Question about Water Heaters
Shower keeps running after you turn off, but only the hot water
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Posted on Jan 02, 2017
I found a way to get warm water in the shower, but I'm not sure it qualifies as a solution. After trying everything else I thought that maybe when I was feathering the faucet in the shower toward the cold side so I would get warm water that at a certain point it blocked the flow on the hot water side enough so that the sensor in the hot water heater sensed there was no demand in the line and it shut the water heater off. To test this, I went to the kitchen and turned the kitchen sink faucet all the way to the hot side and then turned it on so that I got a small flow of water. I waited for the water to get hot to be sure the hot water heater was working. Once it was hot, I left it running to keep demand in the line and then I went to the shower and turned the faucet on. When the water got hot I started feathering the control towards the cold side and soon I had warm water. So I think I'm right in that the sensor in the hot water heater was shutting the water heater off when the demand in the shower was lowered to a certain point when I was trying to adjust the water temp in the shower.
So now I can get warm water, but it means I have to leave the hot water running at another fixture in the house to create a false demand in the system so the hot water heater doesn't shut down. Is there a way to adjust the senor in the hot water heater so that it will stay on when I'm using the shower only, so I don't have to waste water by running another faucet when I want to take a shower?
Posted on Nov 29, 2008
SOURCE: runs out of hot water
I wonder if you have this problem below caused by a drop in water pressure from someone flushing a toilet or a washing machine. I would call the company to remedy this issue.
17. What is a cold water sandwich effect? The term “cold water sandwich effect” is a term that is used to describe the introduction of cold water into the hot water supply line during frequent on/off operation of an instantaneous water heater. The cold water sandwich effect, when present, appears as a momentary drop in hot water temperature as it is discharged from a hot water supply outlet (i.e. shower, tub, or faucet). This phenomenon is present in the operation of all instantaneous, tankless style, water heaters, but is minimized with the high tech design of Rinnai water heaters.
The technology built into the Rinnai water heaters is designed to minimize the cold water sandwich effect. Rinnai water heaters are microprocessor controlled and when water flow through them ceases, they remain in a “ready to fire state” for approximately 1 minute. If water flow through a Rinnai water heater begins within the first minute following water flow stoppage, the water heater will fire back up within 1 to 2 seconds. This minimizes the cold water sandwich effect that would otherwise be experienced with a low tech tankless water heater. It should be noted that the cold water sandwich effect cannot be removed completely from tankless style water heaters. The safety standards developed to insure the safe operation of water heaters require a delay in the ignition sequence of all gas water heaters.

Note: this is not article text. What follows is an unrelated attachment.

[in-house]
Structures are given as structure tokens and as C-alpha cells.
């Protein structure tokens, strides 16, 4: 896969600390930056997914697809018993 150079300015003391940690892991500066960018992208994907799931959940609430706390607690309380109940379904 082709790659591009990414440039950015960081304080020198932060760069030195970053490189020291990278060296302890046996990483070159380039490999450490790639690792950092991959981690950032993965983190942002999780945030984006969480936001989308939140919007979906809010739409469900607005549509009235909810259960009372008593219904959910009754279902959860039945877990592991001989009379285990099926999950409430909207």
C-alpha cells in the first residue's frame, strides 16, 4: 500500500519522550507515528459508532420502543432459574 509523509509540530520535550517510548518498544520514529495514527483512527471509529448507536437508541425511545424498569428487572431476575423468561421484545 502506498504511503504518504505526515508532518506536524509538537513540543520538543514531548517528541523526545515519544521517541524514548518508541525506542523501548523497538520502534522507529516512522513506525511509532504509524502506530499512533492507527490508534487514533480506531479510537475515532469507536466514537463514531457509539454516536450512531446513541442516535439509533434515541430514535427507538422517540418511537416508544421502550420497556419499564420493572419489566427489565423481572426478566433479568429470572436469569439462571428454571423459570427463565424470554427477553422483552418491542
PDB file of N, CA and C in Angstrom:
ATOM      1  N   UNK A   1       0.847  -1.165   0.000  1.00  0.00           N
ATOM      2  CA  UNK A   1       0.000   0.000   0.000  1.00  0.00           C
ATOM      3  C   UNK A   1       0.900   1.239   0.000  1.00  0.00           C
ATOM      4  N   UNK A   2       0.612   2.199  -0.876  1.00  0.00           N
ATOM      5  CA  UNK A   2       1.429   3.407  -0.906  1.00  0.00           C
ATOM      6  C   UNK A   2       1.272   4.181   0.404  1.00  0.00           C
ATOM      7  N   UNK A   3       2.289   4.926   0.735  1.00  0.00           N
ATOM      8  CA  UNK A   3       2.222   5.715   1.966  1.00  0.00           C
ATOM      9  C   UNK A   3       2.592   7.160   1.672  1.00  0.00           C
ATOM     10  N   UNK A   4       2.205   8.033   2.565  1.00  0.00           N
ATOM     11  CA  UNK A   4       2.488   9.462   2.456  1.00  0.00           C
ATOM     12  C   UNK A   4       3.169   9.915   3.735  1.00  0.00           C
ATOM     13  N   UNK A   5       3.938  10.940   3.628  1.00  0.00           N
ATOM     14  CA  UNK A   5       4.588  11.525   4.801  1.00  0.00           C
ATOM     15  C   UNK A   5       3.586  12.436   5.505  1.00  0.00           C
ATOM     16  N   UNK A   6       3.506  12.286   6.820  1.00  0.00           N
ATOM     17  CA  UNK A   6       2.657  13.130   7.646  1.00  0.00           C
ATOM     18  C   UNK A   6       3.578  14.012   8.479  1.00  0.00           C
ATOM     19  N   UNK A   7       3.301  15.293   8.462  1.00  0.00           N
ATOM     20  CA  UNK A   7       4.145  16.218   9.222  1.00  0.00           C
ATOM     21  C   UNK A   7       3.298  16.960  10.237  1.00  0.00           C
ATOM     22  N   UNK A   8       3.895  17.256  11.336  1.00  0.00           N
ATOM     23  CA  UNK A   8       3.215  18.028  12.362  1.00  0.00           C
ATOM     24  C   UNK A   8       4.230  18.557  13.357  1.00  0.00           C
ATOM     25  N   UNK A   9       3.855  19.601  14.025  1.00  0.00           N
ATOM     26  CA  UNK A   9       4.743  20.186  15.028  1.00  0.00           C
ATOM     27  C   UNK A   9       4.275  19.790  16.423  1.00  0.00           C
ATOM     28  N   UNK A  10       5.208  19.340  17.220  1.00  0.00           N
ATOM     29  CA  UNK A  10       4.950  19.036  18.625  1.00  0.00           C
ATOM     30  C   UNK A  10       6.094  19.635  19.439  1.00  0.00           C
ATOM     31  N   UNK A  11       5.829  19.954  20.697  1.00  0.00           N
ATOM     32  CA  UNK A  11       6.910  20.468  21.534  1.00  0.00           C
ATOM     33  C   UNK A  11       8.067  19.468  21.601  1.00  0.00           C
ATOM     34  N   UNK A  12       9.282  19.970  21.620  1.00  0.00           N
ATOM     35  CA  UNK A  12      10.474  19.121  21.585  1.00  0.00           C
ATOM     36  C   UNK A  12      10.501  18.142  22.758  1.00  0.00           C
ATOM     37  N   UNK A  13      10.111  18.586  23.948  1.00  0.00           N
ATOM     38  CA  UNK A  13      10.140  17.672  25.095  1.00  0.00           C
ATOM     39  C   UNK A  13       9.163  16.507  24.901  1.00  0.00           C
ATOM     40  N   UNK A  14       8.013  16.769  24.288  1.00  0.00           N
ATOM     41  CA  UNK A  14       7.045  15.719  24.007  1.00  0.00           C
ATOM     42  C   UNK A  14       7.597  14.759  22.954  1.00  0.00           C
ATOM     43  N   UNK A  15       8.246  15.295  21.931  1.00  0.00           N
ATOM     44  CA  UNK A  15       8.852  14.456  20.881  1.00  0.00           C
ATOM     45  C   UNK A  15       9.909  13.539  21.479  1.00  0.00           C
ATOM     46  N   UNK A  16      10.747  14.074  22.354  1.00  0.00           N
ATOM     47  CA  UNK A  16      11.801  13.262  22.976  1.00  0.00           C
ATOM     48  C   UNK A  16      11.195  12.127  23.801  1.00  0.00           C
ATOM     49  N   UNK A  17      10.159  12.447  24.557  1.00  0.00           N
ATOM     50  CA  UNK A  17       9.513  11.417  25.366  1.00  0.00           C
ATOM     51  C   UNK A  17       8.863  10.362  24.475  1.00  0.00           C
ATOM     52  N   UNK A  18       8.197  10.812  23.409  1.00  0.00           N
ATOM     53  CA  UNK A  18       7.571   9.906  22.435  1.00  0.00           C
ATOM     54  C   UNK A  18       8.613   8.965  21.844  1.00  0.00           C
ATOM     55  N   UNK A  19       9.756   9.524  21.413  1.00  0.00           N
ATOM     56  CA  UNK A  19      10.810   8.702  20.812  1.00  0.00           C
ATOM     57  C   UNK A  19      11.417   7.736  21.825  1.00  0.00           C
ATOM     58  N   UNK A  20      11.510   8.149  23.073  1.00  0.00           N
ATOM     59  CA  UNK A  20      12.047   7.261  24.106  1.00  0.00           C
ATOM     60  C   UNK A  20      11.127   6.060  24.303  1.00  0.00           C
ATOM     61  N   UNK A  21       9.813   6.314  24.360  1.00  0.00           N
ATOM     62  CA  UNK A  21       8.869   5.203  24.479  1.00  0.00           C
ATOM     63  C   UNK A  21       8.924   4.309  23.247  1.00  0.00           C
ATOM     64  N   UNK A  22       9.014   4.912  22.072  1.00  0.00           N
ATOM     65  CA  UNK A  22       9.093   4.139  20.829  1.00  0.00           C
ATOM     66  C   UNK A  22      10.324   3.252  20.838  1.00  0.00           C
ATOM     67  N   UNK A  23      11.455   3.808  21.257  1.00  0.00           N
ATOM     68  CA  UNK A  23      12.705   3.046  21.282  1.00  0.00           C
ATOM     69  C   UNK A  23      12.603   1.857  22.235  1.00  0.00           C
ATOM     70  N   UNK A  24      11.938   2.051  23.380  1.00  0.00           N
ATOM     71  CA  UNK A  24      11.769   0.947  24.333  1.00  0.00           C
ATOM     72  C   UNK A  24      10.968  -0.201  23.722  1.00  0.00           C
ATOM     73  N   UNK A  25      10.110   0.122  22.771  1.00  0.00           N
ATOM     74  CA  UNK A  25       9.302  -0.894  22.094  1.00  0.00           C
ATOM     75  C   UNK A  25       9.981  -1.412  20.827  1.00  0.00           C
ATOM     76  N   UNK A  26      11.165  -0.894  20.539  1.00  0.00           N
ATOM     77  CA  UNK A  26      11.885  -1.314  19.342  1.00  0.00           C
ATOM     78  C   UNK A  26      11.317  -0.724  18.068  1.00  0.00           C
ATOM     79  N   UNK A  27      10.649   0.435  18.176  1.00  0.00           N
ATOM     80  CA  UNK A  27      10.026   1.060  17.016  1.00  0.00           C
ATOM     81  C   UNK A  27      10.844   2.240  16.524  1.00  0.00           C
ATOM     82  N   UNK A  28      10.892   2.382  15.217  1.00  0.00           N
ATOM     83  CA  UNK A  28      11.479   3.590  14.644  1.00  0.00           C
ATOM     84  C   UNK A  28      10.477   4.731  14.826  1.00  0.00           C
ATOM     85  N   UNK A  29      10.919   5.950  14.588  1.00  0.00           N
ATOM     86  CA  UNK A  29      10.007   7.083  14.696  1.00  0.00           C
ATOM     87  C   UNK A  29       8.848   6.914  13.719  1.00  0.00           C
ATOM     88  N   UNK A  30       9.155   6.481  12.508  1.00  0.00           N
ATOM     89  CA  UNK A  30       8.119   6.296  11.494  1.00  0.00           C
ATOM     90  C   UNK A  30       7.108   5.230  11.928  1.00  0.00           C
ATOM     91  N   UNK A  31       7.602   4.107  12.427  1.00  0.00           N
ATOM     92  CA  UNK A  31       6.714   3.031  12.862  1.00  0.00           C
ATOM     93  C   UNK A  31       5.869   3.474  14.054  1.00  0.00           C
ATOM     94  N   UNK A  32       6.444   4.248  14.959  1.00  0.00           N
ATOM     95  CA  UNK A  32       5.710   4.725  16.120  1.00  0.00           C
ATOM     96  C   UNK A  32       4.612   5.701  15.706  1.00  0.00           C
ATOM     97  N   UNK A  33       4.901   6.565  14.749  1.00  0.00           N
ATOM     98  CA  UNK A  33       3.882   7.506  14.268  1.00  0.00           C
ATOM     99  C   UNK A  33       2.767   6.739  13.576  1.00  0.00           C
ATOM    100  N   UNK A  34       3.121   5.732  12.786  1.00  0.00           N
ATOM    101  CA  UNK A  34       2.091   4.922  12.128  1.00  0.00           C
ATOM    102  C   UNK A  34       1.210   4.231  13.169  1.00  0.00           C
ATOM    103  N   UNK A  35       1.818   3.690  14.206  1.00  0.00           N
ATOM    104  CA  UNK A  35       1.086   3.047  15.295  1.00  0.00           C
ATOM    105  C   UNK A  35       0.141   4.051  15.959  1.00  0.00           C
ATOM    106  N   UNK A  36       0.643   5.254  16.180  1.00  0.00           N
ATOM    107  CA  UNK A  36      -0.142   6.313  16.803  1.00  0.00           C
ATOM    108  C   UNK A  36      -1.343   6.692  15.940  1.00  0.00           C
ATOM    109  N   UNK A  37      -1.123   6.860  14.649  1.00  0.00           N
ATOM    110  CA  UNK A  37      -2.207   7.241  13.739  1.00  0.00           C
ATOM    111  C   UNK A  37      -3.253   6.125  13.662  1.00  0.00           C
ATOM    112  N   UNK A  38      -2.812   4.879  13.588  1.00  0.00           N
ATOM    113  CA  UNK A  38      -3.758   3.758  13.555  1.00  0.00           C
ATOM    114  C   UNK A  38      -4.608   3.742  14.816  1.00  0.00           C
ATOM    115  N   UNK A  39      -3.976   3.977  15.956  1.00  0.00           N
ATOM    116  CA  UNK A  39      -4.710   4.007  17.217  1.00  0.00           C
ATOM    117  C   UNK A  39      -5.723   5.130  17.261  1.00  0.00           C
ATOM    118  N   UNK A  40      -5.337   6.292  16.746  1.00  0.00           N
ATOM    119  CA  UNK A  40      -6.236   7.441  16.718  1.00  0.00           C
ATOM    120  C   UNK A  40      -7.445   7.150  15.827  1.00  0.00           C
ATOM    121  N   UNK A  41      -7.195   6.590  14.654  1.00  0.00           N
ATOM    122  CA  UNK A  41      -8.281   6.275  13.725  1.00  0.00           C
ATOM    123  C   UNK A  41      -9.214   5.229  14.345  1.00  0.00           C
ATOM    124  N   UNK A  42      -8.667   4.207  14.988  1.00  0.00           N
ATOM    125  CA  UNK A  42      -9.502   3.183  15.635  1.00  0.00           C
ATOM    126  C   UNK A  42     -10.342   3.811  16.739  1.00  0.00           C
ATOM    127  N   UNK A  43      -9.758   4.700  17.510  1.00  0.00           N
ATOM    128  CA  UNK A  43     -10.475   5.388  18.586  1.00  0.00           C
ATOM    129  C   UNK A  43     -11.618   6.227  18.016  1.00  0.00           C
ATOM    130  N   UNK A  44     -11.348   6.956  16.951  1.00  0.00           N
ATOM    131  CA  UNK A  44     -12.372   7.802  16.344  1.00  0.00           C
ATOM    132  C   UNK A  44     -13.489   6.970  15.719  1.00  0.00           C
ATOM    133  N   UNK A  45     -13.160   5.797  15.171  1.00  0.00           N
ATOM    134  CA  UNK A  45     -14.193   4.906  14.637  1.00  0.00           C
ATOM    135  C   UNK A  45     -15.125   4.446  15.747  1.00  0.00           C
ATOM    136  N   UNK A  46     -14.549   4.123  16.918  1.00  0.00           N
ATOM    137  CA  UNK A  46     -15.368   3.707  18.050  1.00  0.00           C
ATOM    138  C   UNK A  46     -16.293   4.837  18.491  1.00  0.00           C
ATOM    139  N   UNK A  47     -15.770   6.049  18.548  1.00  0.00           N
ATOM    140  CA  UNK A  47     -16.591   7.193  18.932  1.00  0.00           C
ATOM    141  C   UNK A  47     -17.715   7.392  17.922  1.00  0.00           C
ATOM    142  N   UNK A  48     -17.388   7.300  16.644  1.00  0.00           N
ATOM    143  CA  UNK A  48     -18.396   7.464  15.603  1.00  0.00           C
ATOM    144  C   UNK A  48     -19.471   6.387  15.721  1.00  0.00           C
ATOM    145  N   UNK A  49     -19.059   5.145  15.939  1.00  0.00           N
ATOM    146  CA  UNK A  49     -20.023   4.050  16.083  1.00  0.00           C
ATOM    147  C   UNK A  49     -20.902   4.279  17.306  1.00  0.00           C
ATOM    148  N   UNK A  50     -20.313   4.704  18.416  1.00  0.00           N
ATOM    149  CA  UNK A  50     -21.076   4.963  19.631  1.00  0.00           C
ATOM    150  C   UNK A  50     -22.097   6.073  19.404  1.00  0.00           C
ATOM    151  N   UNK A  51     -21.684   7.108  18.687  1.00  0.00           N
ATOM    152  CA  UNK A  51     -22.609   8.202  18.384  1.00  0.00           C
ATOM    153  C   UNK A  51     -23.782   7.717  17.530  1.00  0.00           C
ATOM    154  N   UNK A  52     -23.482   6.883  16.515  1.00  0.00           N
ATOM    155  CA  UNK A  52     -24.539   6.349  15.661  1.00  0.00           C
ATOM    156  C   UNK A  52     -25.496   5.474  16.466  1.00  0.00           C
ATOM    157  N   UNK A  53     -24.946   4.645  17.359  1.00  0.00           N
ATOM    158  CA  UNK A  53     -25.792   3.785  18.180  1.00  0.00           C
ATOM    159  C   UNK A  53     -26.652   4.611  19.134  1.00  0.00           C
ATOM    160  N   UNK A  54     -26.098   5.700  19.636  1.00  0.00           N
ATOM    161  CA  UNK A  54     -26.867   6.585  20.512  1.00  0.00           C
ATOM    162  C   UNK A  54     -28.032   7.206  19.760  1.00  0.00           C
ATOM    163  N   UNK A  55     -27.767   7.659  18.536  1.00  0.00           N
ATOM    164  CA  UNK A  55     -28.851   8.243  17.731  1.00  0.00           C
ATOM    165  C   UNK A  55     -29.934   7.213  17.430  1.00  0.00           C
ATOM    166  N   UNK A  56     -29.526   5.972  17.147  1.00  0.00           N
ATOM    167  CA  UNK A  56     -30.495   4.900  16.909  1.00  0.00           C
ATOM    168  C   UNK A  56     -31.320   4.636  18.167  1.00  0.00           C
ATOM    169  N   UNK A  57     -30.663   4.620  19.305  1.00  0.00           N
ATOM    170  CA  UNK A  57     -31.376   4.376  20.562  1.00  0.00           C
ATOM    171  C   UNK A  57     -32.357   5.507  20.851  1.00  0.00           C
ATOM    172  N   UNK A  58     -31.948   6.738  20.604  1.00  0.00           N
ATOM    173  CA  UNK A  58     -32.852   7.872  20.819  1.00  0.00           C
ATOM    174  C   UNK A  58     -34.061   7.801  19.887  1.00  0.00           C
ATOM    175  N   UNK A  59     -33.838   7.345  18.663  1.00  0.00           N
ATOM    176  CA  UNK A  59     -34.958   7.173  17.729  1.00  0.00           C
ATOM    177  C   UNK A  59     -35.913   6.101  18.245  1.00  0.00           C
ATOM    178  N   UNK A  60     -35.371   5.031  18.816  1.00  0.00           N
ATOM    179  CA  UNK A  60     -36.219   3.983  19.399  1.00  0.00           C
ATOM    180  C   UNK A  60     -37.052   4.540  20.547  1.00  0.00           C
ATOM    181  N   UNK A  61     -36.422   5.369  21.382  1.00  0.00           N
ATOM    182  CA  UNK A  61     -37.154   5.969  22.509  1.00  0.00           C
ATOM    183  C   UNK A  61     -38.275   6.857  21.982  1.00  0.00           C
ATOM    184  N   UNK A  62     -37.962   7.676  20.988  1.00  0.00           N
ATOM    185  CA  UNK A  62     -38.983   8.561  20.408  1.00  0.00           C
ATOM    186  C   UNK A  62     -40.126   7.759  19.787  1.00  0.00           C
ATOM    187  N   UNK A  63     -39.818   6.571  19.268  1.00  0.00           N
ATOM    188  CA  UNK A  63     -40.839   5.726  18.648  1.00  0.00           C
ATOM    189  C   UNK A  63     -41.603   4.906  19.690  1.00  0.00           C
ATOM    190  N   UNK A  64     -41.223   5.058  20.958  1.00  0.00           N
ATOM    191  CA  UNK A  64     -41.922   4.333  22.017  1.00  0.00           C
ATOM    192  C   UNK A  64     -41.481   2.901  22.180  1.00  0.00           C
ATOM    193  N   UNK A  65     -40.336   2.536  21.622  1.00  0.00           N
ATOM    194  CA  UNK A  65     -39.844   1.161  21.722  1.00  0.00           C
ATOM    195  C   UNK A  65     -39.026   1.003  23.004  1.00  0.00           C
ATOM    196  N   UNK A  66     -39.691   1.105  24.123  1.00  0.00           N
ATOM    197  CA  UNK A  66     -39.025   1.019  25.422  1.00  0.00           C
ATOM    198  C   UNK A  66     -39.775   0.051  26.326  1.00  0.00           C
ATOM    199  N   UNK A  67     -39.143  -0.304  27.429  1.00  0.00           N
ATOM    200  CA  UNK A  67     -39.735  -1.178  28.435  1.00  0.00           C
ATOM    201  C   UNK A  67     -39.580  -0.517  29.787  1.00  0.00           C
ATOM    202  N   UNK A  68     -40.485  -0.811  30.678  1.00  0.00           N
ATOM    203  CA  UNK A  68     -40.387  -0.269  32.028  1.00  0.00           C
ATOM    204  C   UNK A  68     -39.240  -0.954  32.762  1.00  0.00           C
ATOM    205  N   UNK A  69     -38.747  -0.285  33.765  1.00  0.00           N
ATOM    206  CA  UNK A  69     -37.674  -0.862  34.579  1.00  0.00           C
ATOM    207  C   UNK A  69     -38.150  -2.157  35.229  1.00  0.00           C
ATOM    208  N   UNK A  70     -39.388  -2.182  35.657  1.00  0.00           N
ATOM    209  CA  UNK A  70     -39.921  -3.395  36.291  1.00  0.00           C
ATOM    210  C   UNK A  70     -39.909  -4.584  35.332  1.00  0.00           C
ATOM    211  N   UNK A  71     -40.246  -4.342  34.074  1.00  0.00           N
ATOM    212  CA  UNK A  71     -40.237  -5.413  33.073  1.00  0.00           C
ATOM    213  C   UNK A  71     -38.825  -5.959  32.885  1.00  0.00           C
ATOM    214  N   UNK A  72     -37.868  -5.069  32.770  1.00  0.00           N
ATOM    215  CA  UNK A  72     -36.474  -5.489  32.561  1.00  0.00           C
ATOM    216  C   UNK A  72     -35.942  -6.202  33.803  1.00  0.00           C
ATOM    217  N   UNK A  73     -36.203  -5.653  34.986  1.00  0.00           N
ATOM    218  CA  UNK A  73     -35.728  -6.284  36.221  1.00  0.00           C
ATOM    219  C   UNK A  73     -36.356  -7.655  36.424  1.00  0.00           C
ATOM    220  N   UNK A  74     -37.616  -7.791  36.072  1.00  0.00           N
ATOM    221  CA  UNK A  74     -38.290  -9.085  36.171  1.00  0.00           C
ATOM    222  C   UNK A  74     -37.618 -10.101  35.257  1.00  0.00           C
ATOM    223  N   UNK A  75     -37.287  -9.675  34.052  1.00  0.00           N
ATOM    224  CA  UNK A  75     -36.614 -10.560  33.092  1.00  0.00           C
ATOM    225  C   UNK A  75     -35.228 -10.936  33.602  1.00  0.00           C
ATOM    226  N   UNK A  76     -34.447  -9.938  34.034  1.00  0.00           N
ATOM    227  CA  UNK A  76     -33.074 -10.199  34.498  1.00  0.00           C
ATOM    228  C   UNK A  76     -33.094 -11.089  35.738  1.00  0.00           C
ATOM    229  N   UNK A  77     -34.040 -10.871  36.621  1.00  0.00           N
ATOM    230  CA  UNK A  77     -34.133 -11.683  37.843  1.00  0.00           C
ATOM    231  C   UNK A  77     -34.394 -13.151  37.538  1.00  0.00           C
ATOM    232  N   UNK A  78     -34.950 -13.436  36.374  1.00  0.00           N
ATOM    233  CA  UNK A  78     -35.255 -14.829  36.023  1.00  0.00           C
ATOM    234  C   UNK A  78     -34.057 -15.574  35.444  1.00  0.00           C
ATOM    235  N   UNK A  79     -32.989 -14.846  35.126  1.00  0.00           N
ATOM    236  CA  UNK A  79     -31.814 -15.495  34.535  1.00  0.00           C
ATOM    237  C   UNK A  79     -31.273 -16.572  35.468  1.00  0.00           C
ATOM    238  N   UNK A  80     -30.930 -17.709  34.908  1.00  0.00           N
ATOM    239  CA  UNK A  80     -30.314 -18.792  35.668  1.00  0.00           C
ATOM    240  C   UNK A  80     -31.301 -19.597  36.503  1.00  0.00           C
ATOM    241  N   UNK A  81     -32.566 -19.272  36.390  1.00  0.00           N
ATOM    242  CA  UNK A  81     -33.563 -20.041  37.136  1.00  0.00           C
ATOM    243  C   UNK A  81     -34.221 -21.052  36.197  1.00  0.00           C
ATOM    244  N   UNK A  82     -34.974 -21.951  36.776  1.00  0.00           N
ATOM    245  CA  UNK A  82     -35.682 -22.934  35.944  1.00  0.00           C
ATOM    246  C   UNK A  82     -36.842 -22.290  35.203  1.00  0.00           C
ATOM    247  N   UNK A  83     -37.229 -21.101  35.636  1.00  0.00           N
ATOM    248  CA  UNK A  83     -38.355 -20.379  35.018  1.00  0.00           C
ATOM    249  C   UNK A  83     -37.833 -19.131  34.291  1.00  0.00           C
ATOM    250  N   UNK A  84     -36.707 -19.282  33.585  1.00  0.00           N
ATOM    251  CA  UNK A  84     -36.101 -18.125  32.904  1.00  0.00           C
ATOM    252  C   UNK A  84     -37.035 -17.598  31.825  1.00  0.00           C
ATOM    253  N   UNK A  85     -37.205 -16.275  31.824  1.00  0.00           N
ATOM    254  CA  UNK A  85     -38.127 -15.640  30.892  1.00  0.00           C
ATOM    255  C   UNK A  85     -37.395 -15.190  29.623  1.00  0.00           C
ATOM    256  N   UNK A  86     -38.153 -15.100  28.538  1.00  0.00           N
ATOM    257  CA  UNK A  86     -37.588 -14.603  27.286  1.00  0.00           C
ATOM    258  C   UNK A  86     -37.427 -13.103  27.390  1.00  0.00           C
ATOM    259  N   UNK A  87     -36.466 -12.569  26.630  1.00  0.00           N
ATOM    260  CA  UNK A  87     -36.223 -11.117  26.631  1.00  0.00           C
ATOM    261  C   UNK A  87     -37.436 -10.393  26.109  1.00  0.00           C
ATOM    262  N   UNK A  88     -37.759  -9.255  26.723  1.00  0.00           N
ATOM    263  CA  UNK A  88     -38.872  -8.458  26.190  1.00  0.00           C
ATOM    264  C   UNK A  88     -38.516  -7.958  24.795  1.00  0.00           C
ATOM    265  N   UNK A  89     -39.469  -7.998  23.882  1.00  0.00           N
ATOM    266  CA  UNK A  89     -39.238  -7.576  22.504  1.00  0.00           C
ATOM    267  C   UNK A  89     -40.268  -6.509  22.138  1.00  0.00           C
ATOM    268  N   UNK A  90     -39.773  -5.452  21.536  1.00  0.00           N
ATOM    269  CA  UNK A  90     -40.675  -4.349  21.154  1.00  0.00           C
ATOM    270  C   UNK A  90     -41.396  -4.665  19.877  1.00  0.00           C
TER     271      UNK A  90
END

While the cold water sandwich effect cannot be completely eliminated from standard plumbing systems, it can be eliminated from plumbing systems that have a supply and return hot water circulating system. Rinnai has developed 2 methods to eliminate the cold water sandwich effect in residential hot water circulating systems.
The first (and preferred) method to remove the cold water sandwich from circulating systems utilizes a small electric tank water heater (powered up) that is used with a dual purpose. The small water heater acts as a mixing tank to eliminate the cold water sandwich effect from the Rinnai water heater and it uses its electric heating element to offset the heat losses from the hot water circulating system.
The second method to remove the cold water sandwich from circulating systems utilizes a small 2 to 6 gallon storage tank installed on the hot water outlet of the Rinnai water heater. This tank acts as a mixing tank to blend the cold water sandwich with hot water and eliminating its effect at fixtures.
Posted on Mar 13, 2009
SOURCE: Grohe Thermostatic Valve
the temp, control valve is getting to hot!!! there for only let so much hot water go thru, did you take the inner parts out when soldering this in, if not you might have damaged it, and if so need to replace the cartdrige
Posted on Jun 06, 2009
One of the problems with these has been that you must be using at least 1/2 gallon per minute for the burners to ignite. In the summer when the incoming water is already warm, we tend to not use enough hot water to keep it lit. Try turning on the hot water faucet in the sink and 'wasting' some hot water during the shower. If that fixes the problem you can find some other adjustments on the Aquastar website to help lower the temp some.
Posted on Jul 09, 2009
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